LIttle Red Riding Hood

In my paper presented at the ID-Net Conference on Play this past July I wrote about Kieran Egan‘s theory of imagination and how young children think about the world differently based on their imaginative schemas.  Specifically I focused on the mythic and imaginative forms of thinking.  I chose the fairy tale of Little Red Riding Hood to explore the ways in which even very young children abstract big ideas from their stories.  Simply looking at images of Red Riding Hood can open up fascinating doors for reflection.  For example, take these two illustrations/art works:

Kiki Smith's work

Kiki Smith’s work

Walter Crane (1875) illustration for the story

Walter Crane (1875) illustration for the story









Each image offers up a world.  Kiki Smith depicts the grandmother and Little Red Riding Hood as emerging from the body of the wolf.  Women have often been associated with animals, the material and sensuous (wild, non-rational)  nature.  The red of the cape emerges out of the blood of the wolf: death, life–the bleeding that women experience and that terrifies the male psyche.  From Crane’s traditional portrait of the girl meeting the wolf  we recognize the wolf as male- as threatening to the girl.  He wears the veneer of civilization in his clothing but the tail, sharp teeth, and lolling tongue betray his lustful and destructive nature.  As Egan guides us we recognize the big binary ideas of male/female, human/animal, death/life, safety/danger.  Young children grasp the import of these stories as far broader and deeper than simply amusing tales of long ago and far away.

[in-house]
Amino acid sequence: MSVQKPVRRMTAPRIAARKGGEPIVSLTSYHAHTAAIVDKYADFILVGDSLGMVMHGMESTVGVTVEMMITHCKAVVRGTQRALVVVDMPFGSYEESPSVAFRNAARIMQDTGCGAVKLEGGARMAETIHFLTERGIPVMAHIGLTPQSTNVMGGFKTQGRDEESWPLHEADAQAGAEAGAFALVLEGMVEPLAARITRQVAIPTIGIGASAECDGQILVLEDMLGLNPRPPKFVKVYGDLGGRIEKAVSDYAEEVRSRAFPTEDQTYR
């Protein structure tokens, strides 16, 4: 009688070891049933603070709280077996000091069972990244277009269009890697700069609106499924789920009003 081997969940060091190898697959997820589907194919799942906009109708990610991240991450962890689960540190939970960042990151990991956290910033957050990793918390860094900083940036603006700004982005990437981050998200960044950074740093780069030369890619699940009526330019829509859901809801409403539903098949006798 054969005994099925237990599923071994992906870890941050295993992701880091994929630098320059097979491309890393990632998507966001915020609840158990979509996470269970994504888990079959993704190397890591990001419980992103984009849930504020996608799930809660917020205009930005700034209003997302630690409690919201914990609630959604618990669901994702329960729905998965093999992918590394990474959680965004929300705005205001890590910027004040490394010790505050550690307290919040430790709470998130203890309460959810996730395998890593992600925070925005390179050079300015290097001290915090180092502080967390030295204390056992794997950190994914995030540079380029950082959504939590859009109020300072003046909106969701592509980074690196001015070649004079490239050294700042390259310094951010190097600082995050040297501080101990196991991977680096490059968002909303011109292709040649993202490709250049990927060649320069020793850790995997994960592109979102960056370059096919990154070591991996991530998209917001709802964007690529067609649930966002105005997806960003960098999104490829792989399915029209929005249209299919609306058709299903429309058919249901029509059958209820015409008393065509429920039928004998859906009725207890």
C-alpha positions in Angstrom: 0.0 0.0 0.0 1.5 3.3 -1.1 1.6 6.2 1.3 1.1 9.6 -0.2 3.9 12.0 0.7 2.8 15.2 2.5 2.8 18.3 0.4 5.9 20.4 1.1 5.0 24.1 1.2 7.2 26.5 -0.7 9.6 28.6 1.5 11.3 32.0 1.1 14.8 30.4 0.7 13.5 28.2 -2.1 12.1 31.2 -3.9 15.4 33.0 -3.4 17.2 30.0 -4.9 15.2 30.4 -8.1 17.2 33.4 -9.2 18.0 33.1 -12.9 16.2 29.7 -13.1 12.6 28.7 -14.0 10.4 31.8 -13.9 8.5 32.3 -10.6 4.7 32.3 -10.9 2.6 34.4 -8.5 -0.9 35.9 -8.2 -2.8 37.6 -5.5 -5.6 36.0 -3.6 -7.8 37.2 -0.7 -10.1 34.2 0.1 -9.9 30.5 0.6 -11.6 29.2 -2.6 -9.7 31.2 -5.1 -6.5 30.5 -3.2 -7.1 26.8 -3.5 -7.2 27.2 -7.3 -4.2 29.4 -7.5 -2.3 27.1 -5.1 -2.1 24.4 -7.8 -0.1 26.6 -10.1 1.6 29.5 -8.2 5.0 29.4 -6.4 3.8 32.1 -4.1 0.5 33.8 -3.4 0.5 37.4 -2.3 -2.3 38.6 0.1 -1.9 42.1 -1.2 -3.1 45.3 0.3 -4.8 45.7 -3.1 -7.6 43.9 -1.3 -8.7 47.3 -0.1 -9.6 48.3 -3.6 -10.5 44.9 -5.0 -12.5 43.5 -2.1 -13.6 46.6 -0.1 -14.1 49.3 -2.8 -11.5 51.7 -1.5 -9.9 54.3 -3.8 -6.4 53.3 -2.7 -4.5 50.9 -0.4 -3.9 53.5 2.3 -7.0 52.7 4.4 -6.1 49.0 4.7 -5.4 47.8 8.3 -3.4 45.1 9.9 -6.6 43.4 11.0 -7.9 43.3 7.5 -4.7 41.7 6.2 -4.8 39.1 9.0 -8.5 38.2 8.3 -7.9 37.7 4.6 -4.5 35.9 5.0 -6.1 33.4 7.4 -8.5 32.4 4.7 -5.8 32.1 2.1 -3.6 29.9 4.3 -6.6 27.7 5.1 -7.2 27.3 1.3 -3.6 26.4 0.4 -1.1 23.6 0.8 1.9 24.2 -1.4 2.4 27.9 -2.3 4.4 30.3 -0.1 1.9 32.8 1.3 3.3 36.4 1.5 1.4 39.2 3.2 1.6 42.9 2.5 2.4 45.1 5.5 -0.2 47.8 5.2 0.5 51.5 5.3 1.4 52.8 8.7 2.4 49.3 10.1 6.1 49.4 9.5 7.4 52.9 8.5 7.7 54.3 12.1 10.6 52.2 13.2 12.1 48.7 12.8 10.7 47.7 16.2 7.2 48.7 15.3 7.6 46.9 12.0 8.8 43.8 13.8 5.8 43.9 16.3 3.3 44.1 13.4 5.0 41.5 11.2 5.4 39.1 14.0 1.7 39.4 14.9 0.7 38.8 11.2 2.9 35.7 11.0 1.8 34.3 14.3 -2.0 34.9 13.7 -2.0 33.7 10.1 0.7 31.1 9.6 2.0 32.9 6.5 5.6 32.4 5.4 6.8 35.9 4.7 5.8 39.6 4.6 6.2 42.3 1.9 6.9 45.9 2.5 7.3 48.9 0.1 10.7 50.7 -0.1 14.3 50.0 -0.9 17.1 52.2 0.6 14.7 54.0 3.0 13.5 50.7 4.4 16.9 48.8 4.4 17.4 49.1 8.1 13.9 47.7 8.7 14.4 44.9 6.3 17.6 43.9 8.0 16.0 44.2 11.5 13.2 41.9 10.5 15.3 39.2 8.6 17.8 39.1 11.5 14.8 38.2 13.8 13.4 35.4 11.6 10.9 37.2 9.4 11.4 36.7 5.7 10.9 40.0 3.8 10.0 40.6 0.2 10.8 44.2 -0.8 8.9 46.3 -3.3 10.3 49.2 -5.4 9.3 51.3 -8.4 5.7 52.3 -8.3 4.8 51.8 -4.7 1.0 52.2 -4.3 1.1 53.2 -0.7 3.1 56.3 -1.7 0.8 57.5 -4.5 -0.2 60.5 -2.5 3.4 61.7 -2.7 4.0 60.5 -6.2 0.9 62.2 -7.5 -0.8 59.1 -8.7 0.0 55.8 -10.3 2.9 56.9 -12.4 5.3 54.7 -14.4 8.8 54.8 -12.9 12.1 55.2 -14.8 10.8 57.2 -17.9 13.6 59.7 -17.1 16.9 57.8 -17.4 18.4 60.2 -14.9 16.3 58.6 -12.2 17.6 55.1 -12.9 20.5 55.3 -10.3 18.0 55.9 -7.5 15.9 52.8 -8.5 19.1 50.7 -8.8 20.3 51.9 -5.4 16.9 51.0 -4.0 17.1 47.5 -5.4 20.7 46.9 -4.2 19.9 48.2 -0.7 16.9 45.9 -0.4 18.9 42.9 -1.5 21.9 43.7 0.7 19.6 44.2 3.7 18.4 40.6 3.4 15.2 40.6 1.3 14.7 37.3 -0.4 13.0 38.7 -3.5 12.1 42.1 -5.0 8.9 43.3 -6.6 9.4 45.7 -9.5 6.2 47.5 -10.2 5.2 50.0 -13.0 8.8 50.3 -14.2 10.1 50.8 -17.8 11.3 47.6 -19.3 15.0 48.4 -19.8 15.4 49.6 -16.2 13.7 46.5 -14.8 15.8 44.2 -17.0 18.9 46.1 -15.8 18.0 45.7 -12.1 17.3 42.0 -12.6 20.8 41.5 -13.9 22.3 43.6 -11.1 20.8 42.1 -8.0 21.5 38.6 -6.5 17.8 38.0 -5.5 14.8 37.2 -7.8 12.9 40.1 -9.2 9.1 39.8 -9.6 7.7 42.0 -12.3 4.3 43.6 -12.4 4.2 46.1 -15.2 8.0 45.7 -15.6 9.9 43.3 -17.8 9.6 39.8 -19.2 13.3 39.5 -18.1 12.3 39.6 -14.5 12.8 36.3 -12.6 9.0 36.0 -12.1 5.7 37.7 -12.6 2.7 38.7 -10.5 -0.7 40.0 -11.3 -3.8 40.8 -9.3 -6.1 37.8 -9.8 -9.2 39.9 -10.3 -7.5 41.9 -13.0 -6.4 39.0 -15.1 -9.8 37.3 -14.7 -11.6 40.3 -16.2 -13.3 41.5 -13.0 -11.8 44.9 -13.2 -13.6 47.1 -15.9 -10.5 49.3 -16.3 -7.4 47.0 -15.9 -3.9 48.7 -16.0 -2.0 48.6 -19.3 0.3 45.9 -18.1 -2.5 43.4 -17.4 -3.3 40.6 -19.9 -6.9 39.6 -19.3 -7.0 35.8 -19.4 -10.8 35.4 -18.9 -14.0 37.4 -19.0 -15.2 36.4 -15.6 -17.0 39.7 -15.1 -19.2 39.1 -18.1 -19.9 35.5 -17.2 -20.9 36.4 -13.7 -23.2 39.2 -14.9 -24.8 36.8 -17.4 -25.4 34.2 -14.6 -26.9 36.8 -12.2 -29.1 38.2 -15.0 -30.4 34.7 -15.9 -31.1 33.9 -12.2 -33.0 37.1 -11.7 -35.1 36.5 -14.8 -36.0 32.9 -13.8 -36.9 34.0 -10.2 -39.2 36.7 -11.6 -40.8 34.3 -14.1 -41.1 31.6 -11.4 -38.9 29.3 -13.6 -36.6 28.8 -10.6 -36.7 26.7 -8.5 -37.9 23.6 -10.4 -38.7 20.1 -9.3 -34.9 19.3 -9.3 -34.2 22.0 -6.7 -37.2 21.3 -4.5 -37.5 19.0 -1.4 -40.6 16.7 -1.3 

For one more fascinating rethinking of the Little Red Riding Hood story, check out this video.  I thank the Blogger on Dog Art for finding this creative revisiting.